In his recent book Felipe VI. Un rey en tiempos de adversidad [Felipe VI. A king in times of adversity [ed. Planeta]) José Antonio Zarzalejos (Bilbao, 1954) draws a portrait of the intense years of the monarch’s reign. It is a book written in favor of the Crown, conscious of its enormous historical importance, but which does not conceal the tremendous difficulties that the Crown is facing at the current political juncture.
In this long conversation for The Objective, José Antonio Zarzalejos reflects on Juan Carlos I’s difficult legacy, on the need to delimit the monarch’s inviolability, the role of Felipe VI during the procés [Catalan independence process], and future reforms that Spain needs to undertake.
In an earlier book, Mañana será tarde [Tomorrow It Will Be Too Late], you devoted a chapter to “the colors of corruption” and you came down particularly hard on the role of city governments. “Municipal corruption is the most pernicious”, you declared. In this book, devoted to King Felipe VI, you do not mince words in describing his father, the King emeritus. Do you still believe that corruption seeps up from below, as you suggested in Mañana será tarde, or on the other hand, do you now suspect that it is a more transversal phenomenon that plagues all the different levels of Spanish society in equal measure?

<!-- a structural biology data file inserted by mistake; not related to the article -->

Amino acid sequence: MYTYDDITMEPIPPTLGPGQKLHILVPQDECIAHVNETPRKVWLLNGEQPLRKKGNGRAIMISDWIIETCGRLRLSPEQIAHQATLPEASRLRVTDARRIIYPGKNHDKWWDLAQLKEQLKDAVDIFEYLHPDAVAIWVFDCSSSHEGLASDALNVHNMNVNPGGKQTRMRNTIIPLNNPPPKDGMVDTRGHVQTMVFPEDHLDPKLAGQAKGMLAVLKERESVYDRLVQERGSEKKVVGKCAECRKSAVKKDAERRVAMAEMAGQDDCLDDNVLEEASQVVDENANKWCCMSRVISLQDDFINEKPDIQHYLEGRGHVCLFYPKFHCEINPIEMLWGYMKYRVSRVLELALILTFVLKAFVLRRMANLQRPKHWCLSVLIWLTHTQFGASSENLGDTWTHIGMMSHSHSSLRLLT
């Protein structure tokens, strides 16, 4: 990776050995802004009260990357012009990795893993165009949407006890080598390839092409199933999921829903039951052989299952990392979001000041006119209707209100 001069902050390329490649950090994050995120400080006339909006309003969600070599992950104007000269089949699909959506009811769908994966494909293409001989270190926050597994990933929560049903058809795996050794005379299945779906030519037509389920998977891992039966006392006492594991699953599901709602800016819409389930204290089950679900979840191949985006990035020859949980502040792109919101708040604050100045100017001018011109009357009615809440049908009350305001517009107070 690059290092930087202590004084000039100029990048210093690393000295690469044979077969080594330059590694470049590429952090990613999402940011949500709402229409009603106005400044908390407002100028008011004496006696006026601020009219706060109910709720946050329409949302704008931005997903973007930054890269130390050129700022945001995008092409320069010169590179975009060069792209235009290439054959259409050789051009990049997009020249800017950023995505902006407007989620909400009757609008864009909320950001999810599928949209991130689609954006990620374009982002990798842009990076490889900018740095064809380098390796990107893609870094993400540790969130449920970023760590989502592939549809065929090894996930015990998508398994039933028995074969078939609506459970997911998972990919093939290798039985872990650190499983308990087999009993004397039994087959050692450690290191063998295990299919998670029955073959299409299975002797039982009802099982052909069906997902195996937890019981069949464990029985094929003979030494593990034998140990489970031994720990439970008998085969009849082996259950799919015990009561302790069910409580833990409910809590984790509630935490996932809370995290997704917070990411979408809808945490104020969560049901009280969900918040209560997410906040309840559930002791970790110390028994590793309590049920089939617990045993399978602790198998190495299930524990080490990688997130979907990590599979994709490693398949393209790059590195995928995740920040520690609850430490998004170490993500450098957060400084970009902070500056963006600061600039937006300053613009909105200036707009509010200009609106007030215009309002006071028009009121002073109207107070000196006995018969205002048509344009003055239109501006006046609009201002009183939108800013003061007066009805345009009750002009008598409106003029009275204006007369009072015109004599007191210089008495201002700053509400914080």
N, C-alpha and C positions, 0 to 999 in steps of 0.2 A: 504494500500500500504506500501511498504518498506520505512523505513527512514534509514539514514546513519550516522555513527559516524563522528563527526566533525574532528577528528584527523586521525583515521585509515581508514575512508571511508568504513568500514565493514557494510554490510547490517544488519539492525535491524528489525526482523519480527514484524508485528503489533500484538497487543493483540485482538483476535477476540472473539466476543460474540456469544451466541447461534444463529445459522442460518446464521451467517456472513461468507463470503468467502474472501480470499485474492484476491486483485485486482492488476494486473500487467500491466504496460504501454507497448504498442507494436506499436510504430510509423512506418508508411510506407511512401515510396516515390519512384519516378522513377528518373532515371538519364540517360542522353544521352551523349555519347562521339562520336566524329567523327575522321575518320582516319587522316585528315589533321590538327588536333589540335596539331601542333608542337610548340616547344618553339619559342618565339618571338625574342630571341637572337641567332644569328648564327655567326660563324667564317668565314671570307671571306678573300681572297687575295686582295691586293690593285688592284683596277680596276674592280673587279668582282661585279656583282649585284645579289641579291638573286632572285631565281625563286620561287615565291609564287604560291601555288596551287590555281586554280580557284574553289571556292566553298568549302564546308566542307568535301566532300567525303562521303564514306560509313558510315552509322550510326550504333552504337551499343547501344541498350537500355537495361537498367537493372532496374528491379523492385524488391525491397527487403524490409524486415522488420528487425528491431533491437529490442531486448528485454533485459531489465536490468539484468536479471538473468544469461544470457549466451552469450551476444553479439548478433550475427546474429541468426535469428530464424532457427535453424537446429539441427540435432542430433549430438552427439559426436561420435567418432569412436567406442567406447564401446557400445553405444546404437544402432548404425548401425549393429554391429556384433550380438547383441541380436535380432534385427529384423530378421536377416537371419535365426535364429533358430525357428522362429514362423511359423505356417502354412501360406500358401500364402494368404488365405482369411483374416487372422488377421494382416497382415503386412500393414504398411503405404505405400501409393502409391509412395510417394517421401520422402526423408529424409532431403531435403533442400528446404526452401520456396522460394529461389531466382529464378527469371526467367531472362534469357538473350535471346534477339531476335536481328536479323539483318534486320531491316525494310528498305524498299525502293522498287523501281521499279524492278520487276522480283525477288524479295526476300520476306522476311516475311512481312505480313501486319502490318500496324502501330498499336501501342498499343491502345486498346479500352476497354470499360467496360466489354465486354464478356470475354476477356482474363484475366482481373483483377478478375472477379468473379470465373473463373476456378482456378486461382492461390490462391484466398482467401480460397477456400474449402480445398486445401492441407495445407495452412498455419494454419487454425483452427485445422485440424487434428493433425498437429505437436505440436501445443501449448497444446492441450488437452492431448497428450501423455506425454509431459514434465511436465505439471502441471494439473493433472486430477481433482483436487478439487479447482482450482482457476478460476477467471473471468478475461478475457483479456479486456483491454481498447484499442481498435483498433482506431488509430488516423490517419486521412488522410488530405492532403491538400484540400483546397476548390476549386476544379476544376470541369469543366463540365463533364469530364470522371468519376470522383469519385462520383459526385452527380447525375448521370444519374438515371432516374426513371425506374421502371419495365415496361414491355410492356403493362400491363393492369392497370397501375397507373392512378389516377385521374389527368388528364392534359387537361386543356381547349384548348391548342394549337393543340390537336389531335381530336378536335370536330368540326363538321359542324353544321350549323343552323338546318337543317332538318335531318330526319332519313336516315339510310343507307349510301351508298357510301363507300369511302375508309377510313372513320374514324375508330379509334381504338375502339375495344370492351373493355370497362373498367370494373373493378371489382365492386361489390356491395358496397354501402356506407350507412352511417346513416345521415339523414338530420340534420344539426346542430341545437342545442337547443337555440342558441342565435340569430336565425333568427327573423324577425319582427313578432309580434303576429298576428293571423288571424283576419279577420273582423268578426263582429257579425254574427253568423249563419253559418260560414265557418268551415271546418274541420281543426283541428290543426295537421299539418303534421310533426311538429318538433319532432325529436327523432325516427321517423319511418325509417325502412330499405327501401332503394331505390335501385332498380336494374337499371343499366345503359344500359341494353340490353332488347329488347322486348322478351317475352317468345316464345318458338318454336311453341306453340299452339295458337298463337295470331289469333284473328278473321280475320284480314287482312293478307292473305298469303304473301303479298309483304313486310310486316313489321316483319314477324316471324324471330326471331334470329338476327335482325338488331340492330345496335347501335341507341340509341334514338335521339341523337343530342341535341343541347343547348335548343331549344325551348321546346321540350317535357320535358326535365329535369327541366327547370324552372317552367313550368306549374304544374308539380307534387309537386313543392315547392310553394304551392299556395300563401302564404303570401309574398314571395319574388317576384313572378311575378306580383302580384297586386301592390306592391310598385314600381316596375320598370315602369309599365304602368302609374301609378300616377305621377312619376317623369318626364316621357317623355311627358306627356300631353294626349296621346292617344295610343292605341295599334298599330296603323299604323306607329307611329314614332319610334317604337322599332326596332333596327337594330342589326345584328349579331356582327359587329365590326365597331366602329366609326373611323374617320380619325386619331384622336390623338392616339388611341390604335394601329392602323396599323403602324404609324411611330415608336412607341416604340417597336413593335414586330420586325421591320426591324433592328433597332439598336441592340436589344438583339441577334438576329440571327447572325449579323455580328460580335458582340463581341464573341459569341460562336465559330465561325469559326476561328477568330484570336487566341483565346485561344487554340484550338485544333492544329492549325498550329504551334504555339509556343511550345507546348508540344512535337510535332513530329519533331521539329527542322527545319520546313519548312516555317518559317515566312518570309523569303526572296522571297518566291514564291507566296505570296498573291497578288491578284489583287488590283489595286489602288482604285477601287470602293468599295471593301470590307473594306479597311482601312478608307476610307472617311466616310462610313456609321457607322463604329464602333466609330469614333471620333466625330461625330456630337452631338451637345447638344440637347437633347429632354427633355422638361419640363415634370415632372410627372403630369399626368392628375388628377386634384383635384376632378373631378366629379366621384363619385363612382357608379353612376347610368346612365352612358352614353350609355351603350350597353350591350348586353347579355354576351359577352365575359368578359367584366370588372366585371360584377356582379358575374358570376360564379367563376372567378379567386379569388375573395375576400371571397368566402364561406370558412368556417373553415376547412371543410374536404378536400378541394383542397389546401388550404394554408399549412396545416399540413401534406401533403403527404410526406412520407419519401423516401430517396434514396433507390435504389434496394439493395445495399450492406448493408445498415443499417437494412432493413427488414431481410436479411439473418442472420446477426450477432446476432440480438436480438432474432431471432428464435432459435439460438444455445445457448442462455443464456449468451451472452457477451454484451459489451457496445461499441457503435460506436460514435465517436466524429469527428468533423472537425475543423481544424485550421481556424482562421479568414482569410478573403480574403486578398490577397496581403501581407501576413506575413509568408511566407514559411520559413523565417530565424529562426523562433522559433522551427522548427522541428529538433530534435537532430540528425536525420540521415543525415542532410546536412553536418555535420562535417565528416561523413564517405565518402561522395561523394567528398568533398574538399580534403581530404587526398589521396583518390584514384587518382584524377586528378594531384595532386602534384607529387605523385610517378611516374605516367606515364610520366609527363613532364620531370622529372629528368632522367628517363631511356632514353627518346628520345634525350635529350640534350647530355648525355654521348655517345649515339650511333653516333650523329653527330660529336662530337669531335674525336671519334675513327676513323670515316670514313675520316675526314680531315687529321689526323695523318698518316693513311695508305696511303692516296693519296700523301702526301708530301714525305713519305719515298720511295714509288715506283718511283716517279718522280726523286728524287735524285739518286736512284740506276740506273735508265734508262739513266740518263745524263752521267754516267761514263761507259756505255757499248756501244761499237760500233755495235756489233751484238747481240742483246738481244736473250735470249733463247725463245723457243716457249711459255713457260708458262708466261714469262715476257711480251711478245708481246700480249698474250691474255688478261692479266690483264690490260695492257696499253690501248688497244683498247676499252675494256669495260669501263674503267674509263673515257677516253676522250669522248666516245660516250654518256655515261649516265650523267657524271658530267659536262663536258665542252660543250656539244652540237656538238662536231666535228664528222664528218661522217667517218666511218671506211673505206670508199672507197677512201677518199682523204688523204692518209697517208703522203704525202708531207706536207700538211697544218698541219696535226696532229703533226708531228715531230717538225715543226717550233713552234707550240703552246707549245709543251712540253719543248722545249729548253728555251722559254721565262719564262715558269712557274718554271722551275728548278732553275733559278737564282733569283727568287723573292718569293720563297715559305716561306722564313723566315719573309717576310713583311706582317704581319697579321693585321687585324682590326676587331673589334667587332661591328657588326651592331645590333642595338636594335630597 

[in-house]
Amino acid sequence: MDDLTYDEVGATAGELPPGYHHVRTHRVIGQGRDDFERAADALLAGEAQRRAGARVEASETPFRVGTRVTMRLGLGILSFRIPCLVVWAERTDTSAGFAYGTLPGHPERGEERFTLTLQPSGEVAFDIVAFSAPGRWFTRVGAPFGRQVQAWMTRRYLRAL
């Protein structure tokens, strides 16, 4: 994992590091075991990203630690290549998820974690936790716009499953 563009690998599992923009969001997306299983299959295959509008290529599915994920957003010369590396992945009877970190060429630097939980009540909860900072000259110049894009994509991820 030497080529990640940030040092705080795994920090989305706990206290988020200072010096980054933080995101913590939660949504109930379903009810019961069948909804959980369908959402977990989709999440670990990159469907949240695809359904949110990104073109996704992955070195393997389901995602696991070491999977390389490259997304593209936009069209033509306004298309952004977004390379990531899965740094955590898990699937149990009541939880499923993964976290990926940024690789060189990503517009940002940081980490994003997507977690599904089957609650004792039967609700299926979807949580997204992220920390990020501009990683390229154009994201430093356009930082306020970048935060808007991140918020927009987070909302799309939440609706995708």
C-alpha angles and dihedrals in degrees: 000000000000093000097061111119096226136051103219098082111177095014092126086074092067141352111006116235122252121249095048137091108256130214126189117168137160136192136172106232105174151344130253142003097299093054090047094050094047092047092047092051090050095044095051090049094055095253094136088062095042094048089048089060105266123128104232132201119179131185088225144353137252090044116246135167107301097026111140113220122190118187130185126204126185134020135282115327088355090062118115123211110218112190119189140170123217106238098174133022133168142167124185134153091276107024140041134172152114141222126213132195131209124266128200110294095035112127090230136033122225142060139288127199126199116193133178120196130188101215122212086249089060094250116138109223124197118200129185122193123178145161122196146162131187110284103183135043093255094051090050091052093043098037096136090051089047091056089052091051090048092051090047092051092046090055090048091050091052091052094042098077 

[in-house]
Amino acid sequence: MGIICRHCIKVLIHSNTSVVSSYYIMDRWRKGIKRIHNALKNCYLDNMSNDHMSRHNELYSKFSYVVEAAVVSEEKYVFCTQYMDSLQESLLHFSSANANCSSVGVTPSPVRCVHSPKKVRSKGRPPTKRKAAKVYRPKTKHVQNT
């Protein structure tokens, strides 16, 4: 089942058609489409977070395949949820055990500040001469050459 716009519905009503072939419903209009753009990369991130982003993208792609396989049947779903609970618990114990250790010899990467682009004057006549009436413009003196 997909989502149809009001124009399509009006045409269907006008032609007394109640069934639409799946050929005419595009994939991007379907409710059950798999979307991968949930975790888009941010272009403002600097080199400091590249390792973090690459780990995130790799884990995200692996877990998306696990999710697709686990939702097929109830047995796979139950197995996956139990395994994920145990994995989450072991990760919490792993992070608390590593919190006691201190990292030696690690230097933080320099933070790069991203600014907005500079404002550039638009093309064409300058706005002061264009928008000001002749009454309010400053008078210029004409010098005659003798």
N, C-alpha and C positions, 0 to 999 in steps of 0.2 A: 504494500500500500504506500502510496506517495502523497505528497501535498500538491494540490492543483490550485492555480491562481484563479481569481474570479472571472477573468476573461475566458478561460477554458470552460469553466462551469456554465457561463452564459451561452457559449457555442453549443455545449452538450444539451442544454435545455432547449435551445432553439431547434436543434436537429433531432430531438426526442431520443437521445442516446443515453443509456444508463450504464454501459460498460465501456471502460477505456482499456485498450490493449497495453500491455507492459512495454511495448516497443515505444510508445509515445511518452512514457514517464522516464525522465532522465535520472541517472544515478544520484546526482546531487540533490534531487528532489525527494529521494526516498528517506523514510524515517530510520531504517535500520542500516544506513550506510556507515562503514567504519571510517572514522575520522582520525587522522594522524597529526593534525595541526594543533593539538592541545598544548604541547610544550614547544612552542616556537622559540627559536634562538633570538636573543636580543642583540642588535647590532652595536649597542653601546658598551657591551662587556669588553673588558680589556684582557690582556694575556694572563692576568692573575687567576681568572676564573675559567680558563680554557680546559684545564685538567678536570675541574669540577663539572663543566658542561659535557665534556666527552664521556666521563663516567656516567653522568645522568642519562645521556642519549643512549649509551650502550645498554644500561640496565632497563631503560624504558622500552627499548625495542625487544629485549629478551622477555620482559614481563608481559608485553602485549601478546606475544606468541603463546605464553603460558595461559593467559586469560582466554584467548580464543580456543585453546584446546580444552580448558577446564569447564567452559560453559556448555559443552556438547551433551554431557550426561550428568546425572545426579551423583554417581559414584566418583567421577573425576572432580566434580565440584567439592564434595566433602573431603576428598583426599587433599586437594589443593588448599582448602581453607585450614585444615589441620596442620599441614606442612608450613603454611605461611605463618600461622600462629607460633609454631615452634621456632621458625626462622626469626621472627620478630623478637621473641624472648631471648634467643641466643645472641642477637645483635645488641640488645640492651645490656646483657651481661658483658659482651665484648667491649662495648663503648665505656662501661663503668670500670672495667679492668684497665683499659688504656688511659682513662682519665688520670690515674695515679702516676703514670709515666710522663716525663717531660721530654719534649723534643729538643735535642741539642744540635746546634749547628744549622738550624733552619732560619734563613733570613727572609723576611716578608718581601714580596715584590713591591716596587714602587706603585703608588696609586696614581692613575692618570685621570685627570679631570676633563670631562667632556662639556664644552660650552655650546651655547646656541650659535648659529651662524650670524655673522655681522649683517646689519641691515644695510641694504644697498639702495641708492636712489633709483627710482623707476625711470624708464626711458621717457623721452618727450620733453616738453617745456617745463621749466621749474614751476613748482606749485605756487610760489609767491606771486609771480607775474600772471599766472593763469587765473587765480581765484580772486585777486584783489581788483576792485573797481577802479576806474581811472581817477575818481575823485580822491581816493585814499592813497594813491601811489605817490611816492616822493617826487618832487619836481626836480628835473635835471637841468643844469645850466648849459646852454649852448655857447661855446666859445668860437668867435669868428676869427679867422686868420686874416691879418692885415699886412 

I based that 2015 essay on an empirical criterion: local administrations —with less oversight — and political parties are where the greatest cases of corruption have been recorded. This criterion continues to be perfectly valid, although corruption —and this is pointed out in the book— is a heterogenous phenomenon and crops up at every point. But it is linked to the way in which contracts for public works and services are approved and awarded and it is subject to the trafficking of influence. This continues to be the case, although in recent years there has been a more regenerative reaction. The presumed corruption of the former King does not fit into the usual scenario. On the contrary. It occurs in the echelons of the Head of State and it rests on a constitutional privilege granted for the full exercise of the Head’s functions: inviolability. The concept refers to the “person” of the King’s inaccountability before the law and, according to the current majority interpretation, it protects the institutional decisions and conduct of the Head of State in the exercise of his office, but it also applies to decisions and conduct sustained in his private life. It offers complete immunity, which, in this case, has served as an instrument for impunity. No term of comparison can be established, therefore, between this and the political corruption I referred to in Mañana será tarde.